When we finally got to the door of the stronghold, there were no guards, like we had anticipated. Before we could get too close, there was another roar, this one making my ears ring. My dream came back to me, and I hugged the building just as the top two stories exploded upward and outward. My friends, trusting that I knew what I was doing, pressed close to the cut stone wall, too. They looked utterly terrified. We backed up and stared up at the ruined part of the building. Horror filled me as I saw what unfurled from the top of the building.
“A dragon,” Valtrak breathed.
It was the legendary dragon! I couldn’t believe it. The beast was rumored to be bigger and stronger than thousands of men. It certainly was big, and no doubt just as strong. We hadn’t even considered it to be a viable option for this Satan to have taken for a form. We hadn’t even thought about it. It was much too horrible to consider fighting that thing, but we had to. For Nolan and the poor souls that had died in his grip or trying to escape it. For the original members of the races. For our own hope. And most of all, for the full knowledge of salvation for the whole world so that they could know God. Its glowing red eyes told me that that’s exactly what he intended to stop us from doing. But we had God on our side, so though I was a little scared, the terror did not overwhelm me like it was doing to my friends.
I pointed at him. “You’ll never win, Satan! Give us the scroll piece!”
Another roar sounded out, this one making my head hurt. That sound seemed to bolster the rest of the dragon’s army, and they all sounded out their calls.
“Do you think that your God would care about a creation as broken as you, Strangeling?” the dragon asked.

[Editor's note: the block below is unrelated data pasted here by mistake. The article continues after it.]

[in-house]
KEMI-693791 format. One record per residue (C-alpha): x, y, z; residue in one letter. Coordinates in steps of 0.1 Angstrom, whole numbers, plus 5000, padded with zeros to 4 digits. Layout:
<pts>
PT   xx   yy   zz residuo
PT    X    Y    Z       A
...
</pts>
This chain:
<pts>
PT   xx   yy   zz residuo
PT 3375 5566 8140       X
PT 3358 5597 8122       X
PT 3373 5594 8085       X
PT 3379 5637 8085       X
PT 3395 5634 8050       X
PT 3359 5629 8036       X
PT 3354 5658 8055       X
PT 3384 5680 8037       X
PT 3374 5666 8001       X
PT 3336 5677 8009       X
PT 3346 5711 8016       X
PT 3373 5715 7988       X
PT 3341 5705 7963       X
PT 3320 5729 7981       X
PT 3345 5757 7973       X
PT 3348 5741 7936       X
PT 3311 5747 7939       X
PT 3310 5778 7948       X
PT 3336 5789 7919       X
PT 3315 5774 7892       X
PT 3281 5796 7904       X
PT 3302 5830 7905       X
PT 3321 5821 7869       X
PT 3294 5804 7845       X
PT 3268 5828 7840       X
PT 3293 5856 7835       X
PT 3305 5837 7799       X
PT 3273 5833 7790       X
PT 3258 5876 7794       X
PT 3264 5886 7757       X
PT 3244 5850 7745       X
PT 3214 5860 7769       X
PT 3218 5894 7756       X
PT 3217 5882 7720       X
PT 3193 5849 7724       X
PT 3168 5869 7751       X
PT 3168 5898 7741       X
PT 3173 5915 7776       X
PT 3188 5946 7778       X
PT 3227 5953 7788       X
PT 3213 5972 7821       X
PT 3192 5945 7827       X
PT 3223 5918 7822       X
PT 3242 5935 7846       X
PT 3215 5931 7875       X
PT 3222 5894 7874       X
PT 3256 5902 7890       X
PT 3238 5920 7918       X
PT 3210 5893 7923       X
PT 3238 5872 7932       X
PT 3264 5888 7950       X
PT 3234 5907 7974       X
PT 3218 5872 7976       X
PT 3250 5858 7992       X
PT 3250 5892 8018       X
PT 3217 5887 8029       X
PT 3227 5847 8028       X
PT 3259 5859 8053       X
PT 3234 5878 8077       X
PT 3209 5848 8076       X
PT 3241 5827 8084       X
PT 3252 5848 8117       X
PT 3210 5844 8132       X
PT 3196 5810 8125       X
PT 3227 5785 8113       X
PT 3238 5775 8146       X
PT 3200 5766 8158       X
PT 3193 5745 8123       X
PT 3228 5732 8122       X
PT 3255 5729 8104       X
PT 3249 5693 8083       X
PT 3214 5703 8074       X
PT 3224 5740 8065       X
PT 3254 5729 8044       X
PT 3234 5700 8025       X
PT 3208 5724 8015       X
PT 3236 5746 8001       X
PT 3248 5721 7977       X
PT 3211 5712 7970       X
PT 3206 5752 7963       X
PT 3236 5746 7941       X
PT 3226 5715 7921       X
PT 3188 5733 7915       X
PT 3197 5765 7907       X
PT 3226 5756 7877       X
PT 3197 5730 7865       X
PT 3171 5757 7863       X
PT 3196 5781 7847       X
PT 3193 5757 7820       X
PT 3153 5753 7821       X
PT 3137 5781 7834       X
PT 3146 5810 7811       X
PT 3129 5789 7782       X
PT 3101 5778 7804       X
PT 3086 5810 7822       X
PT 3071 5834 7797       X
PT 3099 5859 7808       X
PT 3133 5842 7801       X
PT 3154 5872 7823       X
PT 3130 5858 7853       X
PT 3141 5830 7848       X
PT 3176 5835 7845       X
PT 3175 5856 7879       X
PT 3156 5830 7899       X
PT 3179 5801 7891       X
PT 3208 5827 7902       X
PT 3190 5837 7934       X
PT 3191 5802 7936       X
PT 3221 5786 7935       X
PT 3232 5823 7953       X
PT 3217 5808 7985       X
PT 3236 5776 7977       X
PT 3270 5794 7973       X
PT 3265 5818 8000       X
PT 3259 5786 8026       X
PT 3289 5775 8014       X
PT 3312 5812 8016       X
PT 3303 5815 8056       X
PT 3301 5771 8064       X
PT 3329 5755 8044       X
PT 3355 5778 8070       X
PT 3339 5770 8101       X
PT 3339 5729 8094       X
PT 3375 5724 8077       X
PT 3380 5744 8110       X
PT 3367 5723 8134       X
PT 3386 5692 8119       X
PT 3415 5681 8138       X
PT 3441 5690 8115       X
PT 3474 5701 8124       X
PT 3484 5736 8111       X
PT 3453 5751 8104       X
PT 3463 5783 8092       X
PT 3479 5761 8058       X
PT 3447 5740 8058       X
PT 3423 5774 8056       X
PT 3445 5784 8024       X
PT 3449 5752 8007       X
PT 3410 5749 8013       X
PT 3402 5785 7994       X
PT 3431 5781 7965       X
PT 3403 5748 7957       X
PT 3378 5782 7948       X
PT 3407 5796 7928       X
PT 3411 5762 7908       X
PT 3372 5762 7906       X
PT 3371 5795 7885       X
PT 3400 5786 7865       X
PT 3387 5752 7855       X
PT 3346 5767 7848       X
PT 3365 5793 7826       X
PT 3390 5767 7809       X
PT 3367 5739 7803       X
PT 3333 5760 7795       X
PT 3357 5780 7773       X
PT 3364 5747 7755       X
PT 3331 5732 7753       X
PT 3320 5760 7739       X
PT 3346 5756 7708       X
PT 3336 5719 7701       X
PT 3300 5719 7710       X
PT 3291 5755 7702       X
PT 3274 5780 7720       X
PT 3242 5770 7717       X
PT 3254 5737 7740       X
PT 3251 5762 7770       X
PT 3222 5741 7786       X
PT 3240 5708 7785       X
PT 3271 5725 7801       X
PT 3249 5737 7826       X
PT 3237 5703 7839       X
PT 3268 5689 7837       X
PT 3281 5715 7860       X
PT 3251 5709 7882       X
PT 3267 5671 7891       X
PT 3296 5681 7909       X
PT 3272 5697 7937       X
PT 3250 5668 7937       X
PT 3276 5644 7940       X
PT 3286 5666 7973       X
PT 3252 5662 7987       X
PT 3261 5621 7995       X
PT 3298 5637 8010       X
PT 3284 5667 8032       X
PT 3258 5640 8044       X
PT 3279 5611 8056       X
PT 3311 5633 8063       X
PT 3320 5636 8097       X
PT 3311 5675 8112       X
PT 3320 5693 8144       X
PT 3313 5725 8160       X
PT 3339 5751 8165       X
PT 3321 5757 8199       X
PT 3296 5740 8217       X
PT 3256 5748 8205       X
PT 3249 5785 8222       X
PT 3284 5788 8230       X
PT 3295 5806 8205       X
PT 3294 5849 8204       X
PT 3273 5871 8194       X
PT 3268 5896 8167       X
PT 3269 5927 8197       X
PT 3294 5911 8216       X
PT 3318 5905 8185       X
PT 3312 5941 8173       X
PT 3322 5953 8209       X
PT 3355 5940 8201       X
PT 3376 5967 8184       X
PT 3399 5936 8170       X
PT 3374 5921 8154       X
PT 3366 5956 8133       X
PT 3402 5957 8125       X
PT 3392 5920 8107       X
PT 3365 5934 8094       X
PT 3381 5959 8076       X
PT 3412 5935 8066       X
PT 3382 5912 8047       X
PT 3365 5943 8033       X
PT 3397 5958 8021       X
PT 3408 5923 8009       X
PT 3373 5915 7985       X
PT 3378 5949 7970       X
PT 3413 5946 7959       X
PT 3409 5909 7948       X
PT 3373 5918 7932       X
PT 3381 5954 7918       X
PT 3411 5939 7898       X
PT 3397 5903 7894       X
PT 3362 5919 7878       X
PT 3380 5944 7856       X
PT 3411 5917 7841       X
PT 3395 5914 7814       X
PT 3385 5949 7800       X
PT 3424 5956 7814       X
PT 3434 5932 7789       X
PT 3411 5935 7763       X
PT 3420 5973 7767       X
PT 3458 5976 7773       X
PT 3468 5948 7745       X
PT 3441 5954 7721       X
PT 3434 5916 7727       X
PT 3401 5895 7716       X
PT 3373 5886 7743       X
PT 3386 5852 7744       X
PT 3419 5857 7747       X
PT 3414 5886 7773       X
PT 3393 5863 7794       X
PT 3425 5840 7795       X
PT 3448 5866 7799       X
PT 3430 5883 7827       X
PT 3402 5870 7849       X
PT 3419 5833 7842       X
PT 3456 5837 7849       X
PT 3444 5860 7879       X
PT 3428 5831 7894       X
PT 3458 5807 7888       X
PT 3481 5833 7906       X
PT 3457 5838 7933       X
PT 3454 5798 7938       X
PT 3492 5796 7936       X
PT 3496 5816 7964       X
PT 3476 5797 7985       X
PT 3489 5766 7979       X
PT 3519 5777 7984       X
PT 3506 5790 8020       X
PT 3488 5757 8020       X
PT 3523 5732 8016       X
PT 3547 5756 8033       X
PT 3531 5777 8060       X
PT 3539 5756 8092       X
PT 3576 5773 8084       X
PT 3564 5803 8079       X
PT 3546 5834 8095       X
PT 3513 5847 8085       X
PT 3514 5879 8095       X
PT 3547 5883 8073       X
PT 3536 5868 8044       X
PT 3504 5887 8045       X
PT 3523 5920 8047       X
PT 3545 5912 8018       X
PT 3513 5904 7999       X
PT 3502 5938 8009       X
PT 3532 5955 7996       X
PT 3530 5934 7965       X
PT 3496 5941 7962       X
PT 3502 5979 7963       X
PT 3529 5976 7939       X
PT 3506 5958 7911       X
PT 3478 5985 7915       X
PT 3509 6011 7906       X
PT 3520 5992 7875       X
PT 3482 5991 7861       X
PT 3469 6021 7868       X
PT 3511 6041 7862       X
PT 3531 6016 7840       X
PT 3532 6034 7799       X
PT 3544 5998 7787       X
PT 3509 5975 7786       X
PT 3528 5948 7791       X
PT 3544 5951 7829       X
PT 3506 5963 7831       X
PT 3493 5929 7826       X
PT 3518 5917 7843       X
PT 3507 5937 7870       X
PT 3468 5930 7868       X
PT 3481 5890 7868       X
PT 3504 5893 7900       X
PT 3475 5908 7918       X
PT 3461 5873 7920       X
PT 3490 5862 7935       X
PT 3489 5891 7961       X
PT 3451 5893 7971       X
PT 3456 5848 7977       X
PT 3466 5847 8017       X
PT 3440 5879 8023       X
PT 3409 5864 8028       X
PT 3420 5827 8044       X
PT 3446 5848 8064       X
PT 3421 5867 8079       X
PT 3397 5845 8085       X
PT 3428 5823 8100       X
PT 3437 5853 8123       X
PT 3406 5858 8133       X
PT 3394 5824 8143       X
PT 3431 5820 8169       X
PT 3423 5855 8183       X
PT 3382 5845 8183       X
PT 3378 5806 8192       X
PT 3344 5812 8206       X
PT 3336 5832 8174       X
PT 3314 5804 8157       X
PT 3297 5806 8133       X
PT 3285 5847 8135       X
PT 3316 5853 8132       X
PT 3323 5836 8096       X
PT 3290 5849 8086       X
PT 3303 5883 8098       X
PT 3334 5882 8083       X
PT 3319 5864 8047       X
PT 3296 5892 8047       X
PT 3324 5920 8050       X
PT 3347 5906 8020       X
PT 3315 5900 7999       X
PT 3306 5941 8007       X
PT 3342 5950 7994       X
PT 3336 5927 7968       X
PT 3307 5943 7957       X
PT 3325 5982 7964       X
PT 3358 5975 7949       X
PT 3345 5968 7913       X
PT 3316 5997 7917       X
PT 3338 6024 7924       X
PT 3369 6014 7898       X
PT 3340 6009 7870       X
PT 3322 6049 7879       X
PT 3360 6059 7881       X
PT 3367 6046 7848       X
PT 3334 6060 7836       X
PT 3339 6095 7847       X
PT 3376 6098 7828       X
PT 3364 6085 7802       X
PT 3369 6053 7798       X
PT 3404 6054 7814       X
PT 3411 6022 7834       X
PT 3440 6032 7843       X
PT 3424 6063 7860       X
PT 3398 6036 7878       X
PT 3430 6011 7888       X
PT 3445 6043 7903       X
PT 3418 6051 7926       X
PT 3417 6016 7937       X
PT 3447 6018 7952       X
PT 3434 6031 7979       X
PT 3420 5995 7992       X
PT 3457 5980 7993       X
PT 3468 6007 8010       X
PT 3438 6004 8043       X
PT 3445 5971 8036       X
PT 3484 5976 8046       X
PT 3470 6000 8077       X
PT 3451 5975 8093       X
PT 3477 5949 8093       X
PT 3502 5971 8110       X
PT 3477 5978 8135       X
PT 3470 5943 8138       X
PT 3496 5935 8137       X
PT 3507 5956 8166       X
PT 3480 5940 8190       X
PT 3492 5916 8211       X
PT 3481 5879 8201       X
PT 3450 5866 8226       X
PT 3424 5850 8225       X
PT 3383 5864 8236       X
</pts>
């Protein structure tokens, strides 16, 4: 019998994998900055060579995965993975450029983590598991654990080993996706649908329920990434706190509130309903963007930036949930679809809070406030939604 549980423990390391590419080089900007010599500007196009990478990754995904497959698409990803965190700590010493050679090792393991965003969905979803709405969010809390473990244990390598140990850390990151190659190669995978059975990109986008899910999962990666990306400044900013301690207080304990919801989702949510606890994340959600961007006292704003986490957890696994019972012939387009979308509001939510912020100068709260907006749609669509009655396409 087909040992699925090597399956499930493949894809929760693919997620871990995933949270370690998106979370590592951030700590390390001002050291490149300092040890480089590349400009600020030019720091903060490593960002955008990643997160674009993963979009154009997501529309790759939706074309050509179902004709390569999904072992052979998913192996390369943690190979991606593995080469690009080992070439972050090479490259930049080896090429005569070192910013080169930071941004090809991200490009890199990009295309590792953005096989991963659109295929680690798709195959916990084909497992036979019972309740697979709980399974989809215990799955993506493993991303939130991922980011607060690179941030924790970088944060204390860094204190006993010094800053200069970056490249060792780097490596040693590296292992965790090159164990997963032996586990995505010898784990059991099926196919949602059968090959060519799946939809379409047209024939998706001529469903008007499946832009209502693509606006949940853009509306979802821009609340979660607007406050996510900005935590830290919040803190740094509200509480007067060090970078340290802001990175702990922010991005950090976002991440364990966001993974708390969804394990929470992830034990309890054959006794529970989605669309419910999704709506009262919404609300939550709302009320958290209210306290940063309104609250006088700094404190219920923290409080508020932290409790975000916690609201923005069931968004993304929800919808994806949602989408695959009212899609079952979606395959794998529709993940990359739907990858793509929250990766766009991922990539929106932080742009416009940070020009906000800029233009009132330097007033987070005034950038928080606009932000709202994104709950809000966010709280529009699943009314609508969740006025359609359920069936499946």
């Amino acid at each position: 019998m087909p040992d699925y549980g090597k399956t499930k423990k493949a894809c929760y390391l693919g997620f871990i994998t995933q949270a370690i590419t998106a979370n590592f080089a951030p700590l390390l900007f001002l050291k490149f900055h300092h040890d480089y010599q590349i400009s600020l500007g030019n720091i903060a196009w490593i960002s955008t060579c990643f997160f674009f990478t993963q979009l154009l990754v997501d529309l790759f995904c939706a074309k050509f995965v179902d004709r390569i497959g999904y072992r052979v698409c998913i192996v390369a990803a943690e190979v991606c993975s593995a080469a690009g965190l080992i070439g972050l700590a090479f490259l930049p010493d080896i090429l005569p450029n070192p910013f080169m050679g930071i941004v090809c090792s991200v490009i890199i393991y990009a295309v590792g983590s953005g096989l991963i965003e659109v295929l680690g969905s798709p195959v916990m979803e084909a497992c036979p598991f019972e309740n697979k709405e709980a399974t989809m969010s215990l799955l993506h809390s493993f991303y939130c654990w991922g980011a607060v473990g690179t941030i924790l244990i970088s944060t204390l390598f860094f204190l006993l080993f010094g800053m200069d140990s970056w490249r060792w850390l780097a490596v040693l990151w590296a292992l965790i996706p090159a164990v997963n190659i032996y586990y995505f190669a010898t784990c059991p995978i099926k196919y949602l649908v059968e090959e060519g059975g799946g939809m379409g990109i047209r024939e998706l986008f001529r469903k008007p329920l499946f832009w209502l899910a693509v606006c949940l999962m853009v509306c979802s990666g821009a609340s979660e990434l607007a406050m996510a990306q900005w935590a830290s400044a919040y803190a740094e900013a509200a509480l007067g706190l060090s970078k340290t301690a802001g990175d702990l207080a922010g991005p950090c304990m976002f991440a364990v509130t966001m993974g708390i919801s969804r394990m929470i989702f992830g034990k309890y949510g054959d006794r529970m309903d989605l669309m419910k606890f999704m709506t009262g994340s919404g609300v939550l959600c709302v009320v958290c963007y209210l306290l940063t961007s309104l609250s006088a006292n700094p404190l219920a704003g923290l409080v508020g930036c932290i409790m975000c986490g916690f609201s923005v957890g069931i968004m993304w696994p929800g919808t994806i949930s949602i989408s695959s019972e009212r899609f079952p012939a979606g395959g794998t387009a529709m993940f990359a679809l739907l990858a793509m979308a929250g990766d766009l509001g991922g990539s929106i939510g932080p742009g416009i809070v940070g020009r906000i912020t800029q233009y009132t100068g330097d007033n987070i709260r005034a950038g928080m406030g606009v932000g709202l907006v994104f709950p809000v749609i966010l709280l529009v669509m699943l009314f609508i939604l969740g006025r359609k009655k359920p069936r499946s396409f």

Anger flooded through me as he sank back into the ruins. Every time I thought I’d conquered my doubt about what I was and how it related to God, one of these foul beasts would bring everything back up. I stormed into what remained of the stronghold and my friends followed me. The hallways were dimly lit, and we ran through them, expecting enemies at every turn. But there were none. We slowed as we approached a wide arena on the second floor. Across the room was the stairs that led up to the level of the dragon. As soon as we entered the room, there was a thud behind us. It was an Aswang bigger than any I’d seen. Llugat appeared to our right, Lupine in front of us, and a huge Naga on the left. I didn’t know who to point my sword at, so I settled for Lupine; Rakshasa seemed more dangerous than the other three.
“Let me guess,” I said, glancing around. “You’re the leaders of the monsters.”
“Of our own kinds,” the Aswang said leisurely.
“And the kinds below us,” Lupine said while he grinned at the Naga, who hissed angrily.
“Now now, we have no time for fighting. The Dark Master wishes for them to be dead. Let’s actually do that this time. Then maybe Lupine’s pride won’t be so wounded,” Lugat said.
“Be quiet, you—” And the Rakshasa said a series of words that made even the boys shift uncomfortably. I was a little embarrassed to be in the same room as they were.
The monsters surged forward, but not to fight us. They met in the center of the room, arguing, cursing, and insulting each other. So this is why they hadn’t attacked us together very often, I thought as I began creeping around the room. They didn’t notice, so I continued. Jaiden slipped ahead of me and began walking up the stairs. As soon as I was three steps up, and before the others had even touched them they were caught in vicious grips. I stood there frozen. There weren’t enough to get me and Jaiden, but to go and face that monster without my friends?